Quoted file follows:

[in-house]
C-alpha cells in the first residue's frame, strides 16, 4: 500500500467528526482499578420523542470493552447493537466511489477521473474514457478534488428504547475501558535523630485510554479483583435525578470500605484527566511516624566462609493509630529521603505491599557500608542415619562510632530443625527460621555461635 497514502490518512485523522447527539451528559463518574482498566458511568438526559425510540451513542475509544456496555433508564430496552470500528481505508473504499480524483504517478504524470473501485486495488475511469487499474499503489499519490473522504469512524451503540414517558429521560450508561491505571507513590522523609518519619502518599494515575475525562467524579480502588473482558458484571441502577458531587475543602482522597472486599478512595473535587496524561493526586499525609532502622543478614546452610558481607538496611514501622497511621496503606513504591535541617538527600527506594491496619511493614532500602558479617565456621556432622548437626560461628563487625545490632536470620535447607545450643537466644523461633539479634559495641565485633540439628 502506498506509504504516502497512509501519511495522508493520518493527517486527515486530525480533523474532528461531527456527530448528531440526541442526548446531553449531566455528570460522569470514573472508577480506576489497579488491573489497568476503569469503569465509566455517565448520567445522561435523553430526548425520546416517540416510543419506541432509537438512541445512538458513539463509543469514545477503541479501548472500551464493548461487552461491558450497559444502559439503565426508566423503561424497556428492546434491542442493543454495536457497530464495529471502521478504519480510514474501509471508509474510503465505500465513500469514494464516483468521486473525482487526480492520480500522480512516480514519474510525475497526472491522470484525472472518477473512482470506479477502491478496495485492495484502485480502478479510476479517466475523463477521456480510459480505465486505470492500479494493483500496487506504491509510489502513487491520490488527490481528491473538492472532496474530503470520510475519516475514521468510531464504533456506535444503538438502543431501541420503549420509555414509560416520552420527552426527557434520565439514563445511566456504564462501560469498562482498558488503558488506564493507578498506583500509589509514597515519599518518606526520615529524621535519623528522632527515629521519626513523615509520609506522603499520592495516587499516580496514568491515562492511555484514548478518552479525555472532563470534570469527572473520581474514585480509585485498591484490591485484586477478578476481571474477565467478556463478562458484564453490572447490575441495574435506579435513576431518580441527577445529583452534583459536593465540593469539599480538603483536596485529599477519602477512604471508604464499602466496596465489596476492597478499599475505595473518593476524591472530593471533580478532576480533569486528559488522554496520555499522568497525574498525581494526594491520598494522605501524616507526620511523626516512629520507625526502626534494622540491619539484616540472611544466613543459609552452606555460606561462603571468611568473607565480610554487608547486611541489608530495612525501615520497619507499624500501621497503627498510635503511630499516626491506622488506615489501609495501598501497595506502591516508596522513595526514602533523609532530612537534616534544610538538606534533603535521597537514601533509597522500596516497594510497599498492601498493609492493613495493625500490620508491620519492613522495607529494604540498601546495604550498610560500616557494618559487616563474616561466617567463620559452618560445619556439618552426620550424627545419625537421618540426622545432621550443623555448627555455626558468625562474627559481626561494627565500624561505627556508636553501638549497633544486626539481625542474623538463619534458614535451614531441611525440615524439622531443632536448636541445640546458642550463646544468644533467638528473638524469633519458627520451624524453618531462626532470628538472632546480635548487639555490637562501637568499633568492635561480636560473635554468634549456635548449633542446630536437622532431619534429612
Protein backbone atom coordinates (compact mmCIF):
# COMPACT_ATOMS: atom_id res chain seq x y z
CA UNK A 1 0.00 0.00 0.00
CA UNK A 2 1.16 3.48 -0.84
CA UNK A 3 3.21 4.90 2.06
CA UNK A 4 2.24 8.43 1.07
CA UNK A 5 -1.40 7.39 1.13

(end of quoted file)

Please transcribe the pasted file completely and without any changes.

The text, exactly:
[in-house]
C-alpha cells in the first residue's frame, strides 16, 4: 500500500467528526482499578420523542470493552447493537466511489477521473474514457478534488428504547475501558535523630485510554479483583435525578470500605484527566511516624566462609493509630529521603505491599557500608542415619562510632530443625527460621555461635 497514502490518512485523522447527539451528559463518574482498566458511568438526559425510540451513542475509544456496555433508564430496552470500528481505508473504499480524483504517478504524470473501485486495488475511469487499474499503489499519490473522504469512524451503540414517558429521560450508561491505571507513590522523609518519619502518599494515575475525562467524579480502588473482558458484571441502577458531587475543602482522597472486599478512595473535587496524561493526586499525609532502622543478614546452610558481607538496611514501622497511621496503606513504591535541617538527600527506594491496619511493614532500602558479617565456621556432622548437626560461628563487625545490632536470620535447607545450643537466644523461633539479634559495641565485633540439628 502506498506509504504516502497512509501519511495522508493520518493527517486527515486530525480533523474532528461531527456527530448528531440526541442526548446531553449531566455528570460522569470514573472508577480506576489497579488491573489497568476503569469503569465509566455517565448520567445522561435523553430526548425520546416517540416510543419506541432509537438512541445512538458513539463509543469514545477503541479501548472500551464493548461487552461491558450497559444502559439503565426508566423503561424497556428492546434491542442493543454495536457497530464495529471502521478504519480510514474501509471508509474510503465505500465513500469514494464516483468521486473525482487526480492520480500522480512516480514519474510525475497526472491522470484525472472518477473512482470506479477502491478496495485492495484502485480502478479510476479517466475523463477521456480510459480505465486505470492500479494493483500496487506504491509510489502513487491520490488527490481528491473538492472532496474530503470520510475519516475514521468510531464504533456506535444503538438502543431501541420503549420509555414509560416520552420527552426527557434520565439514563445511566456504564462501560469498562482498558488503558488506564493507578498506583500509589509514597515519599518518606526520615529524621535519623528522632527515629521519626513523615509520609506522603499520592495516587499516580496514568491515562492511555484514548478518552479525555472532563470534570469527572473520581474514585480509585485498591484490591485484586477478578476481571474477565467478556463478562458484564453490572447490575441495574435506579435513576431518580441527577445529583452534583459536593465540593469539599480538603483536596485529599477519602477512604471508604464499602466496596465489596476492597478499599475505595473518593476524591472530593471533580478532576480533569486528559488522554496520555499522568497525574498525581494526594491520598494522605501524616507526620511523626516512629520507625526502626534494622540491619539484616540472611544466613543459609552452606555460606561462603571468611568473607565480610554487608547486611541489608530495612525501615520497619507499624500501621497503627498510635503511630499516626491506622488506615489501609495501598501497595506502591516508596522513595526514602533523609532530612537534616534544610538538606534533603535521597537514601533509597522500596516497594510497599498492601498493609492493613495493625500490620508491620519492613522495607529494604540498601546495604550498610560500616557494618559487616563474616561466617567463620559452618560445619556439618552426620550424627545419625537421618540426622545432621550443623555448627555455626558468625562474627559481626561494627565500624561505627556508636553501638549497633544486626539481625542474623538463619534458614535451614531441611525440615524439622531443632536448636541445640546458642550463646544468644533467638528473638524469633519458627520451624524453618531462626532470628538472632546480635548487639555490637562501637568499633568492635561480636560473635554468634549456635548449633542446630536437622532431619534429612
Protein backbone atom coordinates (compact mmCIF):
# COMPACT_ATOMS: atom_id res chain seq x y z
CA UNK A 1 0.00 0.00 0.00
CA UNK A 2 1.16 3.48 -0.84
CA UNK A 3 3.21 4.90 2.06
CA UNK A 4 2.24 8.43 1.07
CA UNK A 5 -1.40 7.39 1.13